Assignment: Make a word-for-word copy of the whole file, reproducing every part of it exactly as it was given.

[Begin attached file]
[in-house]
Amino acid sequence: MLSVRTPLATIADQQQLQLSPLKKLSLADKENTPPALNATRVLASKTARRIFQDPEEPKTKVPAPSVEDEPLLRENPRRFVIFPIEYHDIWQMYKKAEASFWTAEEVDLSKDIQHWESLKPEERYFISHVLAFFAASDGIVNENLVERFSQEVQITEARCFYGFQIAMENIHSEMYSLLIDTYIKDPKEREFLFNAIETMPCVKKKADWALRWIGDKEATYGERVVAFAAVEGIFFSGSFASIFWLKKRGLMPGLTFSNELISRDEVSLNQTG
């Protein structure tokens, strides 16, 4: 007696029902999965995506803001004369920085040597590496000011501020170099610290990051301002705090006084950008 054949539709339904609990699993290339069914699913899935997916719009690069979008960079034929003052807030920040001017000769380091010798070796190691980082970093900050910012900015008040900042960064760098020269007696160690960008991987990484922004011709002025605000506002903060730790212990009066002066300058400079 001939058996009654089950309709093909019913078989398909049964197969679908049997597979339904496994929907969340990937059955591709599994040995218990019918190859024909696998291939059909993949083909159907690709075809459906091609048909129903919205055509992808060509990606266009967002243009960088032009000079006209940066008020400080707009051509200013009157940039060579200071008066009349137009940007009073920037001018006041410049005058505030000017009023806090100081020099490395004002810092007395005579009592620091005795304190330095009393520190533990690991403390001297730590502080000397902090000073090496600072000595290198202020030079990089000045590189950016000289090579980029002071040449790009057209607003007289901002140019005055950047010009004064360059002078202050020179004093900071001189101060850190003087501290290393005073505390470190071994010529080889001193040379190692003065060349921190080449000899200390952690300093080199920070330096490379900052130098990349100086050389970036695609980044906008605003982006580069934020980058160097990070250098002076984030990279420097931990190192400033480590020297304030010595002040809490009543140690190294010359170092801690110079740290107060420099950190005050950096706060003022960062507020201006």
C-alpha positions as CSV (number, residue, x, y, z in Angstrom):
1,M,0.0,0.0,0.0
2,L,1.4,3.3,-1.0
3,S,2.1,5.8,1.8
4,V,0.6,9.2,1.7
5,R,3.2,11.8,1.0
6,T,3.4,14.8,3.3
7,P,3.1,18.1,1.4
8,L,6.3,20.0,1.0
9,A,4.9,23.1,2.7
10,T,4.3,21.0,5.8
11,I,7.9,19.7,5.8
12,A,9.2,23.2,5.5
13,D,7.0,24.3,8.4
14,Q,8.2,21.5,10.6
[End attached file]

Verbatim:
[in-house]
Amino acid sequence: MLSVRTPLATIADQQQLQLSPLKKLSLADKENTPPALNATRVLASKTARRIFQDPEEPKTKVPAPSVEDEPLLRENPRRFVIFPIEYHDIWQMYKKAEASFWTAEEVDLSKDIQHWESLKPEERYFISHVLAFFAASDGIVNENLVERFSQEVQITEARCFYGFQIAMENIHSEMYSLLIDTYIKDPKEREFLFNAIETMPCVKKKADWALRWIGDKEATYGERVVAFAAVEGIFFSGSFASIFWLKKRGLMPGLTFSNELISRDEVSLNQTG
């Protein structure tokens, strides 16, 4: 007696029902999965995506803001004369920085040597590496000011501020170099610290990051301002705090006084950008 054949539709339904609990699993290339069914699913899935997916719009690069979008960079034929003052807030920040001017000769380091010798070796190691980082970093900050910012900015008040900042960064760098020269007696160690960008991987990484922004011709002025605000506002903060730790212990009066002066300058400079 001939058996009654089950309709093909019913078989398909049964197969679908049997597979339904496994929907969340990937059955591709599994040995218990019918190859024909696998291939059909993949083909159907690709075809459906091609048909129903919205055509992808060509990606266009967002243009960088032009000079006209940066008020400080707009051509200013009157940039060579200071008066009349137009940007009073920037001018006041410049005058505030000017009023806090100081020099490395004002810092007395005579009592620091005795304190330095009393520190533990690991403390001297730590502080000397902090000073090496600072000595290198202020030079990089000045590189950016000289090579980029002071040449790009057209607003007289901002140019005055950047010009004064360059002078202050020179004093900071001189101060850190003087501290290393005073505390470190071994010529080889001193040379190692003065060349921190080449000899200390952690300093080199920070330096490379900052130098990349100086050389970036695609980044906008605003982006580069934020980058160097990070250098002076984030990279420097931990190192400033480590020297304030010595002040809490009543140690190294010359170092801690110079740290107060420099950190005050950096706060003022960062507020201006």
C-alpha positions as CSV (number, residue, x, y, z in Angstrom):
1,M,0.0,0.0,0.0
2,L,1.4,3.3,-1.0
3,S,2.1,5.8,1.8
4,V,0.6,9.2,1.7
5,R,3.2,11.8,1.0
6,T,3.4,14.8,3.3
7,P,3.1,18.1,1.4
8,L,6.3,20.0,1.0
9,A,4.9,23.1,2.7
10,T,4.3,21.0,5.8
11,I,7.9,19.7,5.8
12,A,9.2,23.2,5.5
13,D,7.0,24.3,8.4
14,Q,8.2,21.5,10.6